How JustAnswer Works:
  • Ask an Expert
    Experts are full of valuable knowledge and are ready to help with any question. Credentials confirmed by a Fortune 500 verification firm.
  • Get a Professional Answer
    Via email, text message, or notification as you wait on our site. Ask follow up questions if you need to.
  • 100% Satisfaction Guarantee
    Rate the answer you receive.
Ask Aston Lawyer Your Own Question
Aston Lawyer
Aston Lawyer, Solicitor
Category: Law
Satisfied Customers: 10774
Experience:  Solicitor LLB (Hons) 23 years of experience in Conveyancing and Property Law
Type Your Law Question Here...
Aston Lawyer is online now

If there are 3 named executors to a Will, can one of them go

This answer was rated:

If there are 3 named executors to a Will, can one of them go ahead and request probate without the agreement/co-operation of the other two? There is a situation where one of the executors (the chief beneficiary of the estate) is trying to get the other two executors to renounce their executorship - "leave this to me - no need for you to be involved" etc etc. Not surprisingly they are not comfortable about this.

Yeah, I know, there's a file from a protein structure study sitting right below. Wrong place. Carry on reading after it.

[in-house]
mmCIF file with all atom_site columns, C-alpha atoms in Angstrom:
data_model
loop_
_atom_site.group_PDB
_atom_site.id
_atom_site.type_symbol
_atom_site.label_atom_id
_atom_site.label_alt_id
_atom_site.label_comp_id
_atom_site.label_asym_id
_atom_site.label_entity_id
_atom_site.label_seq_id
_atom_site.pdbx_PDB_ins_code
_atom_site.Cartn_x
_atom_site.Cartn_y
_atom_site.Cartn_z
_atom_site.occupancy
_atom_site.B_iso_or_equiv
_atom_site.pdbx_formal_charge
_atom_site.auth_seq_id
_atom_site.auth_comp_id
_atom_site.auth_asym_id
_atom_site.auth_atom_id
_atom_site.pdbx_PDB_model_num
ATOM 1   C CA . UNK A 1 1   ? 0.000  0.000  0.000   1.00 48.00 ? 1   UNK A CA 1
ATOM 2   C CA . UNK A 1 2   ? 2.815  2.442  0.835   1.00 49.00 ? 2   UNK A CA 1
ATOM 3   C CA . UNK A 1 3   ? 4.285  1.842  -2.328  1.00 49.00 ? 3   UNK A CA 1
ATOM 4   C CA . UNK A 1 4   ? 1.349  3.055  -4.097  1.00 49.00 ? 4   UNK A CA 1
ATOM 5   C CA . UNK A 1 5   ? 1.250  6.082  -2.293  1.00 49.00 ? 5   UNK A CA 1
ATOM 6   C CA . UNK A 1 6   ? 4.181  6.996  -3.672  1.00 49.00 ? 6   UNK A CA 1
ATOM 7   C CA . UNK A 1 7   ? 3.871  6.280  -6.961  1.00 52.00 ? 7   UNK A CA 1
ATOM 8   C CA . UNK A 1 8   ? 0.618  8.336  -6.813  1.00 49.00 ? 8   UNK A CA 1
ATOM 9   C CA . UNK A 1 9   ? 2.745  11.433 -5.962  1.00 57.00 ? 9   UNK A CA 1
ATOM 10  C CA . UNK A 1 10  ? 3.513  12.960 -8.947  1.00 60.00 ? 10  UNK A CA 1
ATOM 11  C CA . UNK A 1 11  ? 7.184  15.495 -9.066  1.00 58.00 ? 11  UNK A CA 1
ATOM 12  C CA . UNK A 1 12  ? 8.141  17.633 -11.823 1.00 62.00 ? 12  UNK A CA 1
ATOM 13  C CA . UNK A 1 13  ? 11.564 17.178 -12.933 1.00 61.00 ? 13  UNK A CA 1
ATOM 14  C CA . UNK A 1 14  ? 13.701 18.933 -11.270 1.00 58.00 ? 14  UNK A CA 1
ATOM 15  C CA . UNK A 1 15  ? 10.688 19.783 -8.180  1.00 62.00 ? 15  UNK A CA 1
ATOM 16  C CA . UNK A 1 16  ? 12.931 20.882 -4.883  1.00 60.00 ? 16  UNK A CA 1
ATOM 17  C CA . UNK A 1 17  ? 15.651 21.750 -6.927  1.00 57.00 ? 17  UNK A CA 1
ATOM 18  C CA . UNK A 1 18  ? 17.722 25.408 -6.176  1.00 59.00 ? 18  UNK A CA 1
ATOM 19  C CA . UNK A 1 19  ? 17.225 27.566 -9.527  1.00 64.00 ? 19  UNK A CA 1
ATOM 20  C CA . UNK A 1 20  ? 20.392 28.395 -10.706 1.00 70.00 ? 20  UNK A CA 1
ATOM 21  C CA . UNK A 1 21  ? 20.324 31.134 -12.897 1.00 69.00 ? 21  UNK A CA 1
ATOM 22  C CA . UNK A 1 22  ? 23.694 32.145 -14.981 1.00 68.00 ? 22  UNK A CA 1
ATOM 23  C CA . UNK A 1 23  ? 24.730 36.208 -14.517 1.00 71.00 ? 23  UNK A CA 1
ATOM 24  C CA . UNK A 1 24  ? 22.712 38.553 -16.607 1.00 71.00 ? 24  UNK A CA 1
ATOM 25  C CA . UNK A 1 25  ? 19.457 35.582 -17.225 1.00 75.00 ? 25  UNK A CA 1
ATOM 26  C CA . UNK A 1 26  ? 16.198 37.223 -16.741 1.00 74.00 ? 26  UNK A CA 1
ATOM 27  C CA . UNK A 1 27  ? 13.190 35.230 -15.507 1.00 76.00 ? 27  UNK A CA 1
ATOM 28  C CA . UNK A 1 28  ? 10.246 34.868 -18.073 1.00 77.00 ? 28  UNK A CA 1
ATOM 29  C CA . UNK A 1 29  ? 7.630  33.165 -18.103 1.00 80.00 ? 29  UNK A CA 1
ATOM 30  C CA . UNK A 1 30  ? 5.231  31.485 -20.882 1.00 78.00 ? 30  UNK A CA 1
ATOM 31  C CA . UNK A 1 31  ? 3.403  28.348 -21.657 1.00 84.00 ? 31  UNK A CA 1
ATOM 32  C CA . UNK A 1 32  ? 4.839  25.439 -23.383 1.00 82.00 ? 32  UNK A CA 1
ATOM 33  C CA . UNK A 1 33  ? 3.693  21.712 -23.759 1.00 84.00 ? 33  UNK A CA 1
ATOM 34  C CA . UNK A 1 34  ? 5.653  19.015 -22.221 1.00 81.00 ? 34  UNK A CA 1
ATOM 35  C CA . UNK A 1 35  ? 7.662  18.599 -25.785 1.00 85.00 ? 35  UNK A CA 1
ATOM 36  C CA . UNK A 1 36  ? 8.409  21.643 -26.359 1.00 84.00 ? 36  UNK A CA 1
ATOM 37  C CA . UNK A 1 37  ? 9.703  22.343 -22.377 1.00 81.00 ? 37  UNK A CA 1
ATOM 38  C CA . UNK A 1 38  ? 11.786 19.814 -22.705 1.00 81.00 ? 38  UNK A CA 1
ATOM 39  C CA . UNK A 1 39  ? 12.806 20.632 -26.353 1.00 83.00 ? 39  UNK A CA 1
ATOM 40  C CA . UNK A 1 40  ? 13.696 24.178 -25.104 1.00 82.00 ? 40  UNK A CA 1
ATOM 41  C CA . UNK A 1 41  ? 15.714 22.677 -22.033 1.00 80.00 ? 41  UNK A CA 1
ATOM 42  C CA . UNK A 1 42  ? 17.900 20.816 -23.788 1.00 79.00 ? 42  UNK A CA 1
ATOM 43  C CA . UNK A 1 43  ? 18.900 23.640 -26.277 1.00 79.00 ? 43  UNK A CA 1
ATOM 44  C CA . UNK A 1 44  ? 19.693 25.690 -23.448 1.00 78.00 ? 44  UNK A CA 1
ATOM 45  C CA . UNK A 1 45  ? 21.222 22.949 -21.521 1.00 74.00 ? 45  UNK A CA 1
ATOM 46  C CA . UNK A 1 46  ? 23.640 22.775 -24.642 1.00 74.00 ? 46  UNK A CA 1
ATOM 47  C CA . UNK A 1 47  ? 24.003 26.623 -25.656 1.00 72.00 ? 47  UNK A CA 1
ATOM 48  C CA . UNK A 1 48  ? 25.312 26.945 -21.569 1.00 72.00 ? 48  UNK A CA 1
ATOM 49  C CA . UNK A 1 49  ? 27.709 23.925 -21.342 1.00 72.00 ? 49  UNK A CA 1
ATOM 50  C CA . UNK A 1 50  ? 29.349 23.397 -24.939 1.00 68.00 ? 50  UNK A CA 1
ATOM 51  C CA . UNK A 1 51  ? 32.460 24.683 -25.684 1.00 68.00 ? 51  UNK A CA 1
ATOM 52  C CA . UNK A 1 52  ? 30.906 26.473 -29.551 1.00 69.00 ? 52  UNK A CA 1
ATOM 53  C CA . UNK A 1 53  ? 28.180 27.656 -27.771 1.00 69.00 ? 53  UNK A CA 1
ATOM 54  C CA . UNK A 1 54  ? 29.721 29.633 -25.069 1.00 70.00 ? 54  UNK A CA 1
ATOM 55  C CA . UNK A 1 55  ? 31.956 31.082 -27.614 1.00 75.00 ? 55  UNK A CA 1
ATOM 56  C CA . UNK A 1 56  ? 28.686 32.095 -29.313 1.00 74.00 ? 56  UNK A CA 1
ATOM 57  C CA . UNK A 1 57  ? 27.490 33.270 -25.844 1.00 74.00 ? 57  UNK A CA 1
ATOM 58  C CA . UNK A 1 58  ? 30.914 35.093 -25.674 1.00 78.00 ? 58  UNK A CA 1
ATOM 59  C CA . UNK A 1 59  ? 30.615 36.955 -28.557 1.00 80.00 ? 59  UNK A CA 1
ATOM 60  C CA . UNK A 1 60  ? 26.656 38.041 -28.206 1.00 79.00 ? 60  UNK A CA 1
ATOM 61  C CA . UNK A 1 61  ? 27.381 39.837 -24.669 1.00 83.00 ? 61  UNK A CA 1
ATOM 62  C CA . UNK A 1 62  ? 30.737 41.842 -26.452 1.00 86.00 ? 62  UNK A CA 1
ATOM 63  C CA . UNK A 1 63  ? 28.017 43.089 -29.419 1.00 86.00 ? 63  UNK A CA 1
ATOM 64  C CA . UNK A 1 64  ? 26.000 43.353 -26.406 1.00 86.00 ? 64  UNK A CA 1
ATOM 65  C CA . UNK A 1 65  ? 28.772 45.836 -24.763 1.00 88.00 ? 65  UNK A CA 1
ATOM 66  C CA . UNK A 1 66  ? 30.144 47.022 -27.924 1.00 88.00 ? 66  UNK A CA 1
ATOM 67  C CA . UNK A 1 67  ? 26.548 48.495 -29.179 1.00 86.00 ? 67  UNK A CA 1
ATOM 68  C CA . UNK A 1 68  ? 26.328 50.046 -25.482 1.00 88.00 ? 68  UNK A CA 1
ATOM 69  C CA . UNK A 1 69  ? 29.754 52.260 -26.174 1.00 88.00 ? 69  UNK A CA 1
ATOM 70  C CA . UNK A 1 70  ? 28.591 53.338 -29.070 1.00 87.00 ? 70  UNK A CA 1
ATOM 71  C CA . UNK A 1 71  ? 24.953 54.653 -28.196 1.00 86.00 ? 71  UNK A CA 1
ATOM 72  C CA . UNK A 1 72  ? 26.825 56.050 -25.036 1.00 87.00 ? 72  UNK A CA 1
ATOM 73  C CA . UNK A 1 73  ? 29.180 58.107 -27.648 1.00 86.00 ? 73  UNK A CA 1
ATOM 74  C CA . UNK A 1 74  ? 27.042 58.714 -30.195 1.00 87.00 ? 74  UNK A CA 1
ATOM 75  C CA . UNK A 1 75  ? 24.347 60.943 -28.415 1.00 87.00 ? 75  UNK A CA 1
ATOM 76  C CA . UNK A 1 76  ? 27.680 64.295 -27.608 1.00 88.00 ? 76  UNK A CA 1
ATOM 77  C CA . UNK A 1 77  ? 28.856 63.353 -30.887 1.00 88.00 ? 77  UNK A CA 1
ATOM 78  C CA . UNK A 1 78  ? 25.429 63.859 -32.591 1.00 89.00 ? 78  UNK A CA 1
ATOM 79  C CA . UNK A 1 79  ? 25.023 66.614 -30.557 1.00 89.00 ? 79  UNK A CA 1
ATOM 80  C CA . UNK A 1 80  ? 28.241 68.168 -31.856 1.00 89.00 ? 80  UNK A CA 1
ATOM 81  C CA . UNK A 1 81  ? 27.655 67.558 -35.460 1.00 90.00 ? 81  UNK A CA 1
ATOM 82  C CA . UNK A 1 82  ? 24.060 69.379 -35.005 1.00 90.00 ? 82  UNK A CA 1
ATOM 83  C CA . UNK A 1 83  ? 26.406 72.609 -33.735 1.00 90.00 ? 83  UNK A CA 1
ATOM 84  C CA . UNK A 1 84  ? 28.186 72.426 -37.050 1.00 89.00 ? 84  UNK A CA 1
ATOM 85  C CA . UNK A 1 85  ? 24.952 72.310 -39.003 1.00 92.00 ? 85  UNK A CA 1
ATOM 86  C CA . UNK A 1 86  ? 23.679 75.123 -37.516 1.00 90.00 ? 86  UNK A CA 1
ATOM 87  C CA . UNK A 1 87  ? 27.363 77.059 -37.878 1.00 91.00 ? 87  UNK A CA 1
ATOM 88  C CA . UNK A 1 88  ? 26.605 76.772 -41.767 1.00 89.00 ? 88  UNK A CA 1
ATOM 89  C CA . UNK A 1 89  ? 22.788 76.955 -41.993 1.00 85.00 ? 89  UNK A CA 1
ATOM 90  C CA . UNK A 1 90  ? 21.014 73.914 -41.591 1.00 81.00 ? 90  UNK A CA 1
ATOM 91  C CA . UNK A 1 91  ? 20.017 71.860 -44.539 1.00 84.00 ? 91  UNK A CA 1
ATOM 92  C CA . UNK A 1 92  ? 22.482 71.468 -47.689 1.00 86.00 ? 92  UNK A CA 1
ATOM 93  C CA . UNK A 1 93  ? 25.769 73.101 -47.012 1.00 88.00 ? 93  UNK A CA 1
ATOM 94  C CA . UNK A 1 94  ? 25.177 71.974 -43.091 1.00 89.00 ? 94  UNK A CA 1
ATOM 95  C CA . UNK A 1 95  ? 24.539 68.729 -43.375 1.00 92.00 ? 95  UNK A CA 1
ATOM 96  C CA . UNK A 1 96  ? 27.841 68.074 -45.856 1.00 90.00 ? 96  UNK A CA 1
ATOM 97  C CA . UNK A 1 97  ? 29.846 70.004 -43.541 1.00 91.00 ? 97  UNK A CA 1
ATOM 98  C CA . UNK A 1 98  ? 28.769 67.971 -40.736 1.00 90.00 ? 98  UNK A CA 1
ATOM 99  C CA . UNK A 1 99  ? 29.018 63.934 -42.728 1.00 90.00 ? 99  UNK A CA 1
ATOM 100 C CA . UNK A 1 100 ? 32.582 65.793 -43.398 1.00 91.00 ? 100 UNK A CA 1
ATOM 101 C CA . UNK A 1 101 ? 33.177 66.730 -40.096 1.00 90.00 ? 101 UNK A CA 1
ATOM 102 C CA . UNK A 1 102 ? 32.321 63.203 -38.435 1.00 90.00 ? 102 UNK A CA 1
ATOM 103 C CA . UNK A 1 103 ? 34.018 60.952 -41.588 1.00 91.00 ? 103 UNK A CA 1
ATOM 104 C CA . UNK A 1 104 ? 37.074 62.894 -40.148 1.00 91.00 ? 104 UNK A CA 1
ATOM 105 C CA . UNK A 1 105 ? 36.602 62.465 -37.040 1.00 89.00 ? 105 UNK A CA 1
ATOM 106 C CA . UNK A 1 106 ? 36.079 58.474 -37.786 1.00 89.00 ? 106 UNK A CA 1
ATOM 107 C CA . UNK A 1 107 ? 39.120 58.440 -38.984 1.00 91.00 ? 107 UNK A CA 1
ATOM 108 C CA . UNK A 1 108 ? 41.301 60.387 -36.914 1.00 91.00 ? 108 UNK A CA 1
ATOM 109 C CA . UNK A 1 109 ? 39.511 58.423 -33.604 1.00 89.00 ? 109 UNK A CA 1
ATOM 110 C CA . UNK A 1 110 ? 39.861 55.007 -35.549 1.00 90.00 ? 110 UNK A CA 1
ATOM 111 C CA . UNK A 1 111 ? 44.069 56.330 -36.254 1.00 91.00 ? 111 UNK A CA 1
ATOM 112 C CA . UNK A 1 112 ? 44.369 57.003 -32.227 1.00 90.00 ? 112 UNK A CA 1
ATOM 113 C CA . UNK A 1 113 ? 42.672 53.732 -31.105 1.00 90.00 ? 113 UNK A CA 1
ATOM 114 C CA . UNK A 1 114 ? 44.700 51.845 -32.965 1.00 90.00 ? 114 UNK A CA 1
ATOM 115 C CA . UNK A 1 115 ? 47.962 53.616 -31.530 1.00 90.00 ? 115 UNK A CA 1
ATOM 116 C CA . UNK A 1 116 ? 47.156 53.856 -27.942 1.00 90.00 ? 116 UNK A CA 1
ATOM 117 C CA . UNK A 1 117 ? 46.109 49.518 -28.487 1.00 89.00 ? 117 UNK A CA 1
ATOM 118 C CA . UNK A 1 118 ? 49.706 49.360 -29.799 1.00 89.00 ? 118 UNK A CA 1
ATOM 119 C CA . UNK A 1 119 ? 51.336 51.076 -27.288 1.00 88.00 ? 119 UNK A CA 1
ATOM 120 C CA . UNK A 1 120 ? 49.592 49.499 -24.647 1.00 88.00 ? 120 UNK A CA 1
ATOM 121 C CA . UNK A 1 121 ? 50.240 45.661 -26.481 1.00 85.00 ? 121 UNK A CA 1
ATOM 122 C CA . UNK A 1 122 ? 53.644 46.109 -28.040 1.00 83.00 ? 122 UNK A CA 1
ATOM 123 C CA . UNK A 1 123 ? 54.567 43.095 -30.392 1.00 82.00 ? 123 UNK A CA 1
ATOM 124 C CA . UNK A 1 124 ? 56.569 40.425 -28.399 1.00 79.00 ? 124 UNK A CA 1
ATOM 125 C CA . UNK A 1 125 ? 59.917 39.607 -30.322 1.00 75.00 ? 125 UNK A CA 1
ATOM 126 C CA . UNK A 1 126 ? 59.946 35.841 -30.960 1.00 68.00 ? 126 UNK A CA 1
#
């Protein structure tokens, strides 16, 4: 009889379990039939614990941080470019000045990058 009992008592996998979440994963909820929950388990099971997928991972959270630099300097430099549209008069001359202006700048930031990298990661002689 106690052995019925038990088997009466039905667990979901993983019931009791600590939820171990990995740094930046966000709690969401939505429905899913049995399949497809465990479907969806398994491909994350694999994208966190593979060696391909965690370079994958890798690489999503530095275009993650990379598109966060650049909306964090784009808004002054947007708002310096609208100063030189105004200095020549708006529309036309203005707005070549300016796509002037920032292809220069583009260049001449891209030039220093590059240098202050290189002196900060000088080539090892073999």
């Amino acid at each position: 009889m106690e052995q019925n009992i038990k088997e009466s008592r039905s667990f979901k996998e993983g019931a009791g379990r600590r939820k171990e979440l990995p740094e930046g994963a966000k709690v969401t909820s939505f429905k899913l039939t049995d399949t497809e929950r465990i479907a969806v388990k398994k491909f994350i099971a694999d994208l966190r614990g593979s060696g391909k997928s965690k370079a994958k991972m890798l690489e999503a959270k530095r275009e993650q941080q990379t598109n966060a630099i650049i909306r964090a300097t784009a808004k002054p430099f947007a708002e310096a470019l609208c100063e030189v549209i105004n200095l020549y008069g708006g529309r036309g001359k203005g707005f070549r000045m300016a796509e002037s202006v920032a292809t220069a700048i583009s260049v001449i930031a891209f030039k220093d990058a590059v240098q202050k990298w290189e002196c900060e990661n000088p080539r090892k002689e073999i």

Hello and thanks for using Just Answer.

My name is ***** ***** am happy to assist you with your enquiry.

Unless the other 2 Executors are willing to renounce their position as Executors, then the other Executor certainly can not force them to step down.

Likewise, once Probate has been granted, all decisions relating to the administration of the Estate have to be agreed by all 3 Executors collectively.

I hope this assists you and answers your question.

Kind Regards


Aston Lawyer and other Law Specialists are ready to help you
Customer: replied 3 years ago.


Clearly I didn't ask the right question - or at least put the question in a way to elicit the answer I need.

So -

Can the one executor request (and be granted) probate on his own, or does the request for probate need to be signed by all 3 executors?

Secondly, it is possible in this case that the deceased's debts might exceed the assets of the estate. If that turns out to be the case, do the executors risk being liable for those or any other debts?

Hi John,

Thanks for your reply.

Probate can not be granted to say just the 1 Executor, unless the other 2 sign a form of renunciation (stating they do not wish to be Executors).

If it is an insolvent Estate, the Executors do not become personally liable for any debt that can not get repaid from the money held in the Estate. They would, however, have to make sure that apart from the priority debts (any Mortgages/tax/funeral costs), all the other creditors get an equal percentage of the amount owing to them.

I hope this helps.

Kind Regards